The downsides of flexible working

Senior directors have difficulty reconciling flexible working with the needs of the business. Home-working presents a problem, with the IPA research finding that many who work from home don't identify with the organisations they work for.

People working from home are also difficult to monitor. Those in the office lacked the help and support they need and find it difficult to be managed by someone who is working from home. It's also believed that those at home tend to fall behind on systems as the pace is faster in an agency.

Separately, digital seems to be cursed as much as it is revered in the industry, if IPA roundtable discussions are anything to go by. Digital has made the product portfolio offered by agencies more complex. It has shortened response times and though it's perceived as cheaper to buy, it is more expensive to service. It is also breeding a 24/7-access culture and getting in the way of face-to-face meetings.

What can be done?

HR directors admitted they were reactive when it came to managing talent, and recognised the value of taking a more proactive approach instead of waiting for employees to go to them with career issues. It was recommended, for instance, that rising stars in the agency needed to be identified and provided with a career development programme to "lock them in" for six to seven years. Organisations should also be more proactive in offering employees experience of working in different parts of the world, across the international network.

Furthermore, opportunities to gain new experiences within the organisation and develop expertise across disciplines should be made available to all new recruits. Everyone, including men, should be given the opportunity to say what hours and days they could work to fulfil their workload with a view to managing this within a team. In addition, to compensate for the introduction of more remote working, it was felt that there would be a need for more emotional intelligence in handling client/agency relationships and that a senior suit could provide this. Senior suits, many of whom move into global account director jobs, should be brought back in as advisors, it was suggested. Some also wondered whether they could repurpose agency functions to clients to enable them to make money, which would require flexible contracts.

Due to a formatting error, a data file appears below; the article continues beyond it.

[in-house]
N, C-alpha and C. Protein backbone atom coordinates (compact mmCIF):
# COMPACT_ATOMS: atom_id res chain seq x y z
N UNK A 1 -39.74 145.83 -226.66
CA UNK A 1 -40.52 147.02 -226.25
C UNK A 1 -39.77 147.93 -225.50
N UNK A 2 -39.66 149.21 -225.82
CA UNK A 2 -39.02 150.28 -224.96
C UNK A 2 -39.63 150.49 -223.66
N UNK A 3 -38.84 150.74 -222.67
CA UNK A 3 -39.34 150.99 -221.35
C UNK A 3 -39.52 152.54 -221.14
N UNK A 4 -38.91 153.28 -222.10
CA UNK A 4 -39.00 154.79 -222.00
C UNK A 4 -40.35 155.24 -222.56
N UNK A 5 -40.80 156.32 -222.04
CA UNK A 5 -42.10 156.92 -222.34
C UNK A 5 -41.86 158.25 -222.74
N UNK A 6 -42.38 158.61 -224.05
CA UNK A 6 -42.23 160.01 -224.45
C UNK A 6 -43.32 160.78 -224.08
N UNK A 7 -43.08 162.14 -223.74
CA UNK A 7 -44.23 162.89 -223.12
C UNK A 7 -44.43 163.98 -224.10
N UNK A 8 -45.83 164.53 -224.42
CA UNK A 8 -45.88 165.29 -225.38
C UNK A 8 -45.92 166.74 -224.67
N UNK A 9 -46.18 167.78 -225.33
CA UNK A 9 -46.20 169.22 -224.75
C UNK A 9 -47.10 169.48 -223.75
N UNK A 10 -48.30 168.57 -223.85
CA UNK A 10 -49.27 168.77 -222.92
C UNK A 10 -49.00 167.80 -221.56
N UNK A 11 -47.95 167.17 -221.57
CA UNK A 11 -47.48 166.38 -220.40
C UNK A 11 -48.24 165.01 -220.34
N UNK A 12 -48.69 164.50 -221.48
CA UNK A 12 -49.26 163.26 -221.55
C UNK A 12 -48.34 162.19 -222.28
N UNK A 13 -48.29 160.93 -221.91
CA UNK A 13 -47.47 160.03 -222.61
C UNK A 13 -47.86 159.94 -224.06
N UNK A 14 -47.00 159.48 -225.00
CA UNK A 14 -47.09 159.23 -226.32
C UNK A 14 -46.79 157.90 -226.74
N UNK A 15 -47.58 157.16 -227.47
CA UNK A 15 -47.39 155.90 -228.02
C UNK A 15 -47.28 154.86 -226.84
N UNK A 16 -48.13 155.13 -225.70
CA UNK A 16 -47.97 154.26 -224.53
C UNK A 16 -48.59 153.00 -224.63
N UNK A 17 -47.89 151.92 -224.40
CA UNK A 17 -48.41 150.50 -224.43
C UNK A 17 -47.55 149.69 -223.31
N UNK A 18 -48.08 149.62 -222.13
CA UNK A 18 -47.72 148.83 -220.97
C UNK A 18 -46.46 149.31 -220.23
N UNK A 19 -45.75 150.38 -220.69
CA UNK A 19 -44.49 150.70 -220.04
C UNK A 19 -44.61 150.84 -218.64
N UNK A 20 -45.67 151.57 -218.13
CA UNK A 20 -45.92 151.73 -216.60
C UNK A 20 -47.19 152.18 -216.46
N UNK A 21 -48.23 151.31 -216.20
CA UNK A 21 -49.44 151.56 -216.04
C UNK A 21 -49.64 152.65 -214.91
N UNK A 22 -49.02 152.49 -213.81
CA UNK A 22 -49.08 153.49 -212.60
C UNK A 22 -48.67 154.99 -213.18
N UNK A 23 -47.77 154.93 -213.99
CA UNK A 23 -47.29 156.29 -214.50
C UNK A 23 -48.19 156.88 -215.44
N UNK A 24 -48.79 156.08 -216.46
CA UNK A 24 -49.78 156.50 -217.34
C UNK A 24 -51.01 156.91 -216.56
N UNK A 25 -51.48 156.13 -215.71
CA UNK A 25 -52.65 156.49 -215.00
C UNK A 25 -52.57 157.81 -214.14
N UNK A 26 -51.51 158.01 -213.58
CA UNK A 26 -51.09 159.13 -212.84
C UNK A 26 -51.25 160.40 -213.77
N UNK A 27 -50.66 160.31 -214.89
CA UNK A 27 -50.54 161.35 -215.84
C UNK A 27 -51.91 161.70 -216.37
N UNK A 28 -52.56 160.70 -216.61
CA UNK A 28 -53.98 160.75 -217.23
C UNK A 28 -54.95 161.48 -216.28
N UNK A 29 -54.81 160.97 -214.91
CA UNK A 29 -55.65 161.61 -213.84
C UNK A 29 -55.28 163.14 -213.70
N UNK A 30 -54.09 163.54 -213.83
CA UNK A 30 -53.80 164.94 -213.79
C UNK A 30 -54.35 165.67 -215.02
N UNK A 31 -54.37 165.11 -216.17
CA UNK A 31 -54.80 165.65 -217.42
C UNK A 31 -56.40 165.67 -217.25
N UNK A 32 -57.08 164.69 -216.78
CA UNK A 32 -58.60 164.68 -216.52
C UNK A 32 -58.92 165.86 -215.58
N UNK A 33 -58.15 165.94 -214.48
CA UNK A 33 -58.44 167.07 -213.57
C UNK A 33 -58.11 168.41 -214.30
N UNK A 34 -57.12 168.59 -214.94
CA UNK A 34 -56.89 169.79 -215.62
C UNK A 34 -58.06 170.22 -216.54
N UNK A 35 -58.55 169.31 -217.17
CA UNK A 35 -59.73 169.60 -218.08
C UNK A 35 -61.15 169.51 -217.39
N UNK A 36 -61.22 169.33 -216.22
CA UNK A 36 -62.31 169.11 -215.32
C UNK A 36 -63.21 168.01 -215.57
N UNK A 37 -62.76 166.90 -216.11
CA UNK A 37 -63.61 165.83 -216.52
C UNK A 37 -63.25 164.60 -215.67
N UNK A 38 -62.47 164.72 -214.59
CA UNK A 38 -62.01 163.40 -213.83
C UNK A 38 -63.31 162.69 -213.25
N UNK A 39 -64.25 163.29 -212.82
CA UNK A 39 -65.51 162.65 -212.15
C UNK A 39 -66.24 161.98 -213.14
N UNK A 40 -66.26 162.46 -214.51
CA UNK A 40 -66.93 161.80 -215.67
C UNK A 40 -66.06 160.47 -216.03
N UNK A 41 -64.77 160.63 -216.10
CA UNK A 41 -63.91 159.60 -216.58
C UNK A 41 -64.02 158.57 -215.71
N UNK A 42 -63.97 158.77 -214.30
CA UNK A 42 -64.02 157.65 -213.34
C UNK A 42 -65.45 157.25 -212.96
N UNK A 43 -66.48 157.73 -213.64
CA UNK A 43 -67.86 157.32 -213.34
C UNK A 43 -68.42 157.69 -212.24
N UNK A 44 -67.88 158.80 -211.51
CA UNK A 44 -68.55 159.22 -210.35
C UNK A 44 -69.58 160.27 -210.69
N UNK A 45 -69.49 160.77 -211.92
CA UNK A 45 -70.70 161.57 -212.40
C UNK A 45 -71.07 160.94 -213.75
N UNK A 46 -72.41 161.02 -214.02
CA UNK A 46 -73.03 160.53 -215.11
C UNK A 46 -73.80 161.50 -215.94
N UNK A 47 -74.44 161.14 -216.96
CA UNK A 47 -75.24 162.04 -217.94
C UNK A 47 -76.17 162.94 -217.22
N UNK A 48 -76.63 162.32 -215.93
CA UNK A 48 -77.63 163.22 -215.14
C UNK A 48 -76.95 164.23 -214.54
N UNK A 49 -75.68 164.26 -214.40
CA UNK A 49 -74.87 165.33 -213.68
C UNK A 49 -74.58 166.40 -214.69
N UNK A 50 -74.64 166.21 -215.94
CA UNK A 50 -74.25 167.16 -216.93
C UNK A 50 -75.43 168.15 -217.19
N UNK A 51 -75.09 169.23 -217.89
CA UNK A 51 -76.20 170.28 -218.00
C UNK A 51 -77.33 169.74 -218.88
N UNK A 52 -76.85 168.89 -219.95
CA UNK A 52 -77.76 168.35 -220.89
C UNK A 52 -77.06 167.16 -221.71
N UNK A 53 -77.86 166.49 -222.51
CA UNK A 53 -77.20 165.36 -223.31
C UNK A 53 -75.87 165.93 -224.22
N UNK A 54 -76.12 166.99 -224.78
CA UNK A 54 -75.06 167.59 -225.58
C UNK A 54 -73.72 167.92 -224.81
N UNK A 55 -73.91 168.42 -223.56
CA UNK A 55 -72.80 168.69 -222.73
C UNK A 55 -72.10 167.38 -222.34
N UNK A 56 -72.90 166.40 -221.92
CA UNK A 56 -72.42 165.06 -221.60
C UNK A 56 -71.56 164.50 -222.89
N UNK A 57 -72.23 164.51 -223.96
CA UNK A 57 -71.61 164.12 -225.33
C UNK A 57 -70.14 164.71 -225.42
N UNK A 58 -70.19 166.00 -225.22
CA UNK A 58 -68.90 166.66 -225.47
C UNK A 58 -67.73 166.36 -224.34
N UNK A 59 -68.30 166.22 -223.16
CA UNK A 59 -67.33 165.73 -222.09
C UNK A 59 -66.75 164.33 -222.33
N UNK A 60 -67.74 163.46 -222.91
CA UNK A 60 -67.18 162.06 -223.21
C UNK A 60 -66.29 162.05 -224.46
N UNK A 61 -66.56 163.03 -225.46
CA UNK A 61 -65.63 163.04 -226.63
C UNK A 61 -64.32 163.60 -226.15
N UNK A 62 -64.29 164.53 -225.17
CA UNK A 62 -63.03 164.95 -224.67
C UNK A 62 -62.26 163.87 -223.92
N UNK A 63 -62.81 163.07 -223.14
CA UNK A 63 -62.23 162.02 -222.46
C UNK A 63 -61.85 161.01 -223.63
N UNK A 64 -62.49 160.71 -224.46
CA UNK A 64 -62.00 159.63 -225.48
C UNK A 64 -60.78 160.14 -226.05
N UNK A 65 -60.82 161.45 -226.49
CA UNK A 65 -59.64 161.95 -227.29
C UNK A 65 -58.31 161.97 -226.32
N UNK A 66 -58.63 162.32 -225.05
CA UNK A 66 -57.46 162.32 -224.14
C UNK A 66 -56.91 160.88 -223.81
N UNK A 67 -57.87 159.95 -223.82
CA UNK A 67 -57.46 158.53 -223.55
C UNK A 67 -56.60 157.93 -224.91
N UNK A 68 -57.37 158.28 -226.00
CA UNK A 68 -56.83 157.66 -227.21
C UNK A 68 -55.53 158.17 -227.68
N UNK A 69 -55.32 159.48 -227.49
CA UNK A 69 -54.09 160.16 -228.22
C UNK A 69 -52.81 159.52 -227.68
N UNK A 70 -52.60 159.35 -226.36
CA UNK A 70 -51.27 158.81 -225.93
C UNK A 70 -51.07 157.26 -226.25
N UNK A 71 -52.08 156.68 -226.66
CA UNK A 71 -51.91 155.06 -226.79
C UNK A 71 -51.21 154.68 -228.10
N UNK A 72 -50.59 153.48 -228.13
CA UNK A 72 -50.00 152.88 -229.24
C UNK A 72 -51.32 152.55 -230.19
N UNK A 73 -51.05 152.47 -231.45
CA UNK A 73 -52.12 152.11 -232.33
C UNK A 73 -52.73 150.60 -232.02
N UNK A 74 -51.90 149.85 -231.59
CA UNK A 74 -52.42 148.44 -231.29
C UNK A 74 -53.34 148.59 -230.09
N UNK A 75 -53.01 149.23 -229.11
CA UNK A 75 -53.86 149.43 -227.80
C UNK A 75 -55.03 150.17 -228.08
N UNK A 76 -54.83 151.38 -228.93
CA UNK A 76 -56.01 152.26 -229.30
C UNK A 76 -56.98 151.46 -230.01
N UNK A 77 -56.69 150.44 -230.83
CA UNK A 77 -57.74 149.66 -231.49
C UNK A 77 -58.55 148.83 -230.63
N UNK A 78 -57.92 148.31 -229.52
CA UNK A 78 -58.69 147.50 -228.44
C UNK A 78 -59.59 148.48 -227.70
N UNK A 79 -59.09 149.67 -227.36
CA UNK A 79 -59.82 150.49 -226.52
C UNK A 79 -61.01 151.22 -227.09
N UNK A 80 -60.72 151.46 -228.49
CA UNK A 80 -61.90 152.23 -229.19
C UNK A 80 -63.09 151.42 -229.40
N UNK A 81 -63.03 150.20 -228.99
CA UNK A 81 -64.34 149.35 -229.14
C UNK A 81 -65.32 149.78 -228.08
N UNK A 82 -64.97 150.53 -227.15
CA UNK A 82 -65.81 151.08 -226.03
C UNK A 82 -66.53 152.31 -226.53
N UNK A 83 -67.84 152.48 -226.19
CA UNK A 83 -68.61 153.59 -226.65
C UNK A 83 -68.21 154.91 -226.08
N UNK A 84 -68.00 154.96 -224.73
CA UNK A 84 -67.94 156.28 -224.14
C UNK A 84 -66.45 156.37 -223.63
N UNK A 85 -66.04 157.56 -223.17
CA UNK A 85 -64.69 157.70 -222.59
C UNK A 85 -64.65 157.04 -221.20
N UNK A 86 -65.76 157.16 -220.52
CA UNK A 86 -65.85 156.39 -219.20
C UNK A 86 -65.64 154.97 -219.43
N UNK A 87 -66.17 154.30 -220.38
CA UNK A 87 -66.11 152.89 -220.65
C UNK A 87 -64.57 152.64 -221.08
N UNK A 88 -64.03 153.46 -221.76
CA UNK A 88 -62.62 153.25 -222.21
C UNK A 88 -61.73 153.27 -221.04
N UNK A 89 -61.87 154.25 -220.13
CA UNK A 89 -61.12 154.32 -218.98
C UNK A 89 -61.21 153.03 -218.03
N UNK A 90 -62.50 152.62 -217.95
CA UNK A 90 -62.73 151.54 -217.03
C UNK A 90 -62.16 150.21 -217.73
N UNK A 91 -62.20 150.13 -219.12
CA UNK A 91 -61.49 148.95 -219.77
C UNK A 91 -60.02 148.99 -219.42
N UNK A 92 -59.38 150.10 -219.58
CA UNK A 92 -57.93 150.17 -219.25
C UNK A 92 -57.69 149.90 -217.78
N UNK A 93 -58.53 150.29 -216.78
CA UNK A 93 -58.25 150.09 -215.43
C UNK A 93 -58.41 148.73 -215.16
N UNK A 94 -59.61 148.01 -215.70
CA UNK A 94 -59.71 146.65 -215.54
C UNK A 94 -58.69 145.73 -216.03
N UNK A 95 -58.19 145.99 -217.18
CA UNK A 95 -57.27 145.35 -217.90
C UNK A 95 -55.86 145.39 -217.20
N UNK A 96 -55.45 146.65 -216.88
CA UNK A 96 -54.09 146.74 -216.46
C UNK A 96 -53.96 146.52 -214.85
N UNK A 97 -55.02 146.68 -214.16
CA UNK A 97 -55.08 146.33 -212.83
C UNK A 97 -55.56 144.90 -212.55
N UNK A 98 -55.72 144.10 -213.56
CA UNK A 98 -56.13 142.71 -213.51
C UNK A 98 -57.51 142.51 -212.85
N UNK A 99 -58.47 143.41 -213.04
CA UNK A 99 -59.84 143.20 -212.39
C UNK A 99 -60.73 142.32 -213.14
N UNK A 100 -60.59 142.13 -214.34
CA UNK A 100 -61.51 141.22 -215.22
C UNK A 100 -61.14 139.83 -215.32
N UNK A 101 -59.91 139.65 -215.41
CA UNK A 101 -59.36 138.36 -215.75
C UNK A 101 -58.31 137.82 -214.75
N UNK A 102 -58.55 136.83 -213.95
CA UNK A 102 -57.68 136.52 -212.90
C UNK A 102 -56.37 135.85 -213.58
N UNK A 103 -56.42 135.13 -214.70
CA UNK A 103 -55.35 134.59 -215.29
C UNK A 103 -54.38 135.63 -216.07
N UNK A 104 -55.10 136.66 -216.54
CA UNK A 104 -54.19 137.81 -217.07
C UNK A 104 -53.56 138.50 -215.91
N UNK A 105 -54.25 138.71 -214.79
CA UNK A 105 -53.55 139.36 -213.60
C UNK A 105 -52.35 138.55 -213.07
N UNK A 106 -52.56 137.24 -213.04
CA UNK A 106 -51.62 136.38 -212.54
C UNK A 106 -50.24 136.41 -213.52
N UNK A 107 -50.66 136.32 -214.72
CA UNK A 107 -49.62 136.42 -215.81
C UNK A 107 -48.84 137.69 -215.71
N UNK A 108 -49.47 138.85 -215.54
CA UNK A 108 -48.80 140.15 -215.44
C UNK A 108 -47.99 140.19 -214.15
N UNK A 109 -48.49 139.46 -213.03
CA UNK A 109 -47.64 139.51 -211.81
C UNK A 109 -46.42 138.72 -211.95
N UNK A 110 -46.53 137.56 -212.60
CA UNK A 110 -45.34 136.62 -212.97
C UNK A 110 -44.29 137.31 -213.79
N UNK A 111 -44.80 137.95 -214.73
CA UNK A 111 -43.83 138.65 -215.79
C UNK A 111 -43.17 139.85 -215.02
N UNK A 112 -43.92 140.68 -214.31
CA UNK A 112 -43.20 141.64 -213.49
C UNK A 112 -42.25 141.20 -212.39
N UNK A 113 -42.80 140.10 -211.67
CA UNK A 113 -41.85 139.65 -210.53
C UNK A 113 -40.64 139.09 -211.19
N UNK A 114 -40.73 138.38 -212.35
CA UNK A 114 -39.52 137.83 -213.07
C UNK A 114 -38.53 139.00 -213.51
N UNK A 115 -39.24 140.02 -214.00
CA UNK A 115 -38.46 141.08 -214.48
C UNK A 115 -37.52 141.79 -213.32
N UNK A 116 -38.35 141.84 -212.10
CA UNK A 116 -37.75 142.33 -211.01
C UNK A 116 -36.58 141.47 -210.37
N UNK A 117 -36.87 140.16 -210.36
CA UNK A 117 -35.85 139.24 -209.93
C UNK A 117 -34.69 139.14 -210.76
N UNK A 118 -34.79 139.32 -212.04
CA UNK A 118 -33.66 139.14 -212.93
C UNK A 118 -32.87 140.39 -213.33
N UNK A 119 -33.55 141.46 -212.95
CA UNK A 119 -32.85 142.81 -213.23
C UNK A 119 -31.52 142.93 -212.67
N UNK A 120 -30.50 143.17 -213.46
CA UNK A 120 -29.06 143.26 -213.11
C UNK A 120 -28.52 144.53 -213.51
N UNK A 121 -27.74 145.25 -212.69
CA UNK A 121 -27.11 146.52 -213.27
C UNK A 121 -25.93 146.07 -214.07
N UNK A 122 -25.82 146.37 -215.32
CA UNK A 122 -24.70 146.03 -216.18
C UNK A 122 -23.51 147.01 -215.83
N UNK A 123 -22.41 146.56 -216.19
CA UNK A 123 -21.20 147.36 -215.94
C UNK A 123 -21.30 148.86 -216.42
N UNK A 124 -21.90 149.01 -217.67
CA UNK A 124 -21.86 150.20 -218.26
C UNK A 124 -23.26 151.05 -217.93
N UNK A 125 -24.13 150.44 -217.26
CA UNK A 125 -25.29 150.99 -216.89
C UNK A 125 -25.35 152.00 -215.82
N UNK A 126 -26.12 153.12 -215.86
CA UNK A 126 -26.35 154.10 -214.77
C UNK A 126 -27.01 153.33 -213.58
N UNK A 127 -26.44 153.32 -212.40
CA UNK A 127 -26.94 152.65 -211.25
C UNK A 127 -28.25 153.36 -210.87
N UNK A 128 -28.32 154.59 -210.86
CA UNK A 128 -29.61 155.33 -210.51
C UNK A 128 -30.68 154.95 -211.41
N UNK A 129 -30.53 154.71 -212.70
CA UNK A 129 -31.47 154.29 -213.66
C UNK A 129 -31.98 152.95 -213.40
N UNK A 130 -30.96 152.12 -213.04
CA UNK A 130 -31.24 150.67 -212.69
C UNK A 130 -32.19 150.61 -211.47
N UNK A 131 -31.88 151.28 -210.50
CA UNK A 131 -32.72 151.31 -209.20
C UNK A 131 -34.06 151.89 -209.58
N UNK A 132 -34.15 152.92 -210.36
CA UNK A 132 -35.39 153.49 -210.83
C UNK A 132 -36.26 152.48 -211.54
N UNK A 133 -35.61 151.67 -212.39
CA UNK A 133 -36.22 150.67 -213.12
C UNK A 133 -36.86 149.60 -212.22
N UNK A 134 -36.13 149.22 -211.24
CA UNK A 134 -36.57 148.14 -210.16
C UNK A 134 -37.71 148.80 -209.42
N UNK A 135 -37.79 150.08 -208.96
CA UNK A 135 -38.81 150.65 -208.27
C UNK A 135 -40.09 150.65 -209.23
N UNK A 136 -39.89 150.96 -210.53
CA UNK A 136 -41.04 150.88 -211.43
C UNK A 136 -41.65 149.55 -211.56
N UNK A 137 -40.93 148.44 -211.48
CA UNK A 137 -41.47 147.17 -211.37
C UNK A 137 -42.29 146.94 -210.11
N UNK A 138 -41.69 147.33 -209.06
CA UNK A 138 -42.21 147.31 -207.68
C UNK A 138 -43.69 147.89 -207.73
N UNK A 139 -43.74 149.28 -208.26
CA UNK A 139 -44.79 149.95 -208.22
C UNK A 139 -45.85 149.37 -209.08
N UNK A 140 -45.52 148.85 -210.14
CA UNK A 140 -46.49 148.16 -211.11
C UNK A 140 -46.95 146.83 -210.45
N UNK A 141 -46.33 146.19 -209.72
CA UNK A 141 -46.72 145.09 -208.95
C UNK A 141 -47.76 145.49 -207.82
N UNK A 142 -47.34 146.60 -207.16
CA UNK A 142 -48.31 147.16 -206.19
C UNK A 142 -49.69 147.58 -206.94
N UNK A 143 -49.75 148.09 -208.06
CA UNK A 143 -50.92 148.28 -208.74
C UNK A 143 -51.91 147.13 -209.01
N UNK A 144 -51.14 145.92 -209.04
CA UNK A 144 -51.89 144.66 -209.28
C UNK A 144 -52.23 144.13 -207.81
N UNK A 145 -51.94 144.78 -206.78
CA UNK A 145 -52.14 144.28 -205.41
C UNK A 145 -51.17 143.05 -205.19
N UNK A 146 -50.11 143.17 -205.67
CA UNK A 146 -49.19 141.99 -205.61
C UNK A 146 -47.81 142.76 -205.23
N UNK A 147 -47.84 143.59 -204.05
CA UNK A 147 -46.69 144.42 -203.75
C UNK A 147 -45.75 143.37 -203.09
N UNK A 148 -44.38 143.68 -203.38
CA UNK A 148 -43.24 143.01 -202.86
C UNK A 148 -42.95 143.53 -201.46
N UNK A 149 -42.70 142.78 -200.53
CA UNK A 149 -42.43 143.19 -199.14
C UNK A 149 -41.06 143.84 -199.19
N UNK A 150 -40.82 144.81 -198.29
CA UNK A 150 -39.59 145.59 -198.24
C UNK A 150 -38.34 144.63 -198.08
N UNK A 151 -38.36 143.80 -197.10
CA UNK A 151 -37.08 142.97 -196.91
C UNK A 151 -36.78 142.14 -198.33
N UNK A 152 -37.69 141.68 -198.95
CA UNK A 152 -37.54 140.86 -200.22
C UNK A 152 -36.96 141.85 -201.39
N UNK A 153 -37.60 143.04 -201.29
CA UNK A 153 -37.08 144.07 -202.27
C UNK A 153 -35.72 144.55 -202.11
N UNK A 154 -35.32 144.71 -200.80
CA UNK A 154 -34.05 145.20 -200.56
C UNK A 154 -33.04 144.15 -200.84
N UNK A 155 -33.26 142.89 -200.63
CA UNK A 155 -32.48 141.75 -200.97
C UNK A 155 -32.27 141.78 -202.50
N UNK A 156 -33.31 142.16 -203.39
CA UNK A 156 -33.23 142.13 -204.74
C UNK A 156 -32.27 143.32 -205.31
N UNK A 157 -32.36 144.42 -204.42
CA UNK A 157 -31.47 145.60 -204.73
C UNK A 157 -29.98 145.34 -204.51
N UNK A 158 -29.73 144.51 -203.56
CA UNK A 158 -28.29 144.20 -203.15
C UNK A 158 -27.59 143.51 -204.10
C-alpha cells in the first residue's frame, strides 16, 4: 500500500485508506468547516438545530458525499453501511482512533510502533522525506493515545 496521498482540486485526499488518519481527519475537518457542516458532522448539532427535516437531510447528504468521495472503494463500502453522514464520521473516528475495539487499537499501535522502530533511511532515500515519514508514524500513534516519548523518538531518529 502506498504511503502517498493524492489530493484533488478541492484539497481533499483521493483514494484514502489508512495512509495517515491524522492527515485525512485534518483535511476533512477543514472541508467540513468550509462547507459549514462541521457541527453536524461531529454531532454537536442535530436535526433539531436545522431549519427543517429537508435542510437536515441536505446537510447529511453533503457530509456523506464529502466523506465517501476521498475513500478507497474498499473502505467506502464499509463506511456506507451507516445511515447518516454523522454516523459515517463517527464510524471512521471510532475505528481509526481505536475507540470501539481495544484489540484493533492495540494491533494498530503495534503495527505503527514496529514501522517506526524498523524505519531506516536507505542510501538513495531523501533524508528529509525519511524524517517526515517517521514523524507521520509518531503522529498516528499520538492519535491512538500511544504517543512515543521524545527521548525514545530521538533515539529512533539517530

Predictions for the future

IPA interviewees were in general agreement that by 2020 agencies will be more dispersed by discipline and by geography. Teams will be multidisciplinary and remote technology will be more advanced so that people will be able to achieve a better work-life balance. The benefits of being within a network will be more apparent, with the sharing of resources such as HR and finances, while the rules of engagement will be stricter, with more training and the correct infrastructures. Perhaps then, in the next decade, we shall move away from the retrograde working practices the industry has grown up with.